The EU adopted the Data Protection Directive in 1995. The law regulated the processing of personal information in the EU and although the EU enacted the Directive, individuals and companies were not bound by it. As time passed, many saw the need for change, and in 2016, the General Data Protection Regulation (GDPR) was adopted by the EU Parliament which replaced the Data Protection Directive 95/46EC. This law into force on May 25, 2019 in the EU and has affected companies globally since it acted as a single unifying system that controlled the online privacy of EU citizens.

Since the GDPR can affect international businesses, it’s critical that Canadians know how they will be affected if they would like to continue to operate in the EU market.

Source: Ecosultancy

The Privacy Rights of an EU Citizen

With the introduction of the GDPR, Canadians dealing with EU citizens need to know that they will require different consents for different users. Unlike the Data Protection Directive of 1995, the GDPR has a wider reach. Impacting international companies conducting business in the EU. As a business interacts with individuals in the EU, the first thing they need to know is that GDPR upholds individual rights on personal data for EU citizens. The focus is for businesses to show that data use is fair, transparent and permitted by a user. So as Canadian consent laws have long been flexible when it comes to collecting personal information from users, caution should be taken.

As such, EU citizens are entitled to the following rights, even if they are interacting with a Canadian business or organization:

  • The ability to access their data,
  • The ability to restrict the processing of data,
  • The ability to request an explanation on automated decisions,
  • The ability to ask how data is being used,
  • The ability to ask for errors to be rectified,
  • And the ability to request for their data to be removed under Right to Erasure, or otherwise known as the right to be forgotten.

Among the rights that the GDPR provides EU citizens, it’s important to highlight Article 17 (Right to Erasure). Article 17 allows users to request for a data controller to erase personal data in a certain situation without undue delay. While there are a number of reasons for why someone would request for their data to be removed, some common reasons are; the personal data is no longer relevant or necessary, the data was unlawfully processed, or that the data was collected in relation to Article 8 (child’s consent in relation to information society services). Displaying the presence of measures to correct errors in the user’s data when requested.

Data Breach Notification

In addition to the privacy rights that the GDPR provides EU citizens, it also has regulations relating to data breaches. Specifically, it requires international companies to inform EU users of any data breach. Where possible, users should receive notifications from the company within 72 hours. The only exception to this law is if the breach impacts the freedom and rights of users.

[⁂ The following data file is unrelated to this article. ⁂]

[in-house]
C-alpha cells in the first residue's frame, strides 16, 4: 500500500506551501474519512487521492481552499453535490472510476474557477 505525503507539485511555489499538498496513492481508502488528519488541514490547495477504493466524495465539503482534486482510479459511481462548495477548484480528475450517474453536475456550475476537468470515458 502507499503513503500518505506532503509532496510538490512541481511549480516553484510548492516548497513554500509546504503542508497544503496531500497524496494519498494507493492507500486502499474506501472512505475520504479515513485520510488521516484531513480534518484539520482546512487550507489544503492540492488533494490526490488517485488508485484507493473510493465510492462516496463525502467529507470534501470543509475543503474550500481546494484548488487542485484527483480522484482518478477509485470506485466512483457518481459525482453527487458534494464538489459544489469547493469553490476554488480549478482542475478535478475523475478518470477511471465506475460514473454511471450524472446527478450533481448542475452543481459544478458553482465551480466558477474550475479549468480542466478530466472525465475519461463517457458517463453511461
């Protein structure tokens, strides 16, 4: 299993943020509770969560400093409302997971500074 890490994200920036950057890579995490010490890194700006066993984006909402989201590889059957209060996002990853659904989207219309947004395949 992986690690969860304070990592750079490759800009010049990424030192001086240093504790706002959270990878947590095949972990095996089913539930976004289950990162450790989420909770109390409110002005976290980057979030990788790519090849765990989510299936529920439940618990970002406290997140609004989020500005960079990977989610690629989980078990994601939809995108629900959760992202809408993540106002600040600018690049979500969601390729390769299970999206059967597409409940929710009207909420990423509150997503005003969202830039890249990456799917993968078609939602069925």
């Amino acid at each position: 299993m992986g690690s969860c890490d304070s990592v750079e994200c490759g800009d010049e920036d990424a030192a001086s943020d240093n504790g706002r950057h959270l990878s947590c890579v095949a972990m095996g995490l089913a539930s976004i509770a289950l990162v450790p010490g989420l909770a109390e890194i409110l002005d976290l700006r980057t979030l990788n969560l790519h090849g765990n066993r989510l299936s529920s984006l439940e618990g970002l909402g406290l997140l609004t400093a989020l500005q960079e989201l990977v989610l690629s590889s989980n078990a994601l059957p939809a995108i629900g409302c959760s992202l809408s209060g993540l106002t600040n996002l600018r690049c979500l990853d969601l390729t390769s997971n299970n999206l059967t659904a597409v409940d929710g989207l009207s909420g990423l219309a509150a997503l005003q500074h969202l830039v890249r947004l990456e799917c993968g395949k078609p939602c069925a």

In terms of processing companies, they are required to report any breaches to the company that controls the data. When it comes to international data transfers, the general data protection regulation Canada restricts this. An exception is provided for businesses with adequate protection for the information.

Data Protection Officers

With the adoption of the GDPR, businesses will also have to employ a data protection officer (DPO). This is true if the company performs regular and systematic data monitoring on a large scale. The officer will work as an enterprise security leadership role and will ensure that there is not only a company data protection strategy, but that the company is complying with GDPR requirements. With this being said, officers must have expert knowledge of data protection laws and practices to ensure the company is abiding by rules and regulations.

Source: VPNGeeks


While the GDPR was adopted by the EU it did impact Canadian businesses dealing with a European market. Even though Canada had similar regulations that were in effect prior to the GDPR such as Canada’s Anti-Spam Legislation (CASL), the GDPR is said to pose many similarities to the Personal Information Protection and Electronic Documents Act (PIPEDA). PIPEDA came into force on January 1, 2001, and 10 fair information principles were created for businesses to follow:

  • Accountability in terms of being responsible,
  • Identifying the purpose of why someone’s data is being collected,
  • Ensuring consent,
  • Limiting collection of what data is collected,
  • Limiting use, disclosure, and retention of data,
  • Accuracy in terms of keeping information up-to-date,
  • Safeguards to keep information secure,
  • Openness to users,
  • Allowing access to individuals requesting to review what data collected,
  • Allowing individuals to challenge compliance.

Source: Office of the Privacy Commissioner of Canada: Enforcement of PIPEDA

Compliance in Canada

Compared to other countries, Canada is way ahead in compliance with data protection regulations. As a leader in privacy regulation, the country has put in place data governance policies. Whether it’s abiding to other protection regulations or updating our own, Canada is focused on data protection and data breach reporting.

Source: 2017 Survey with Canadian businesses on privacy-related issues

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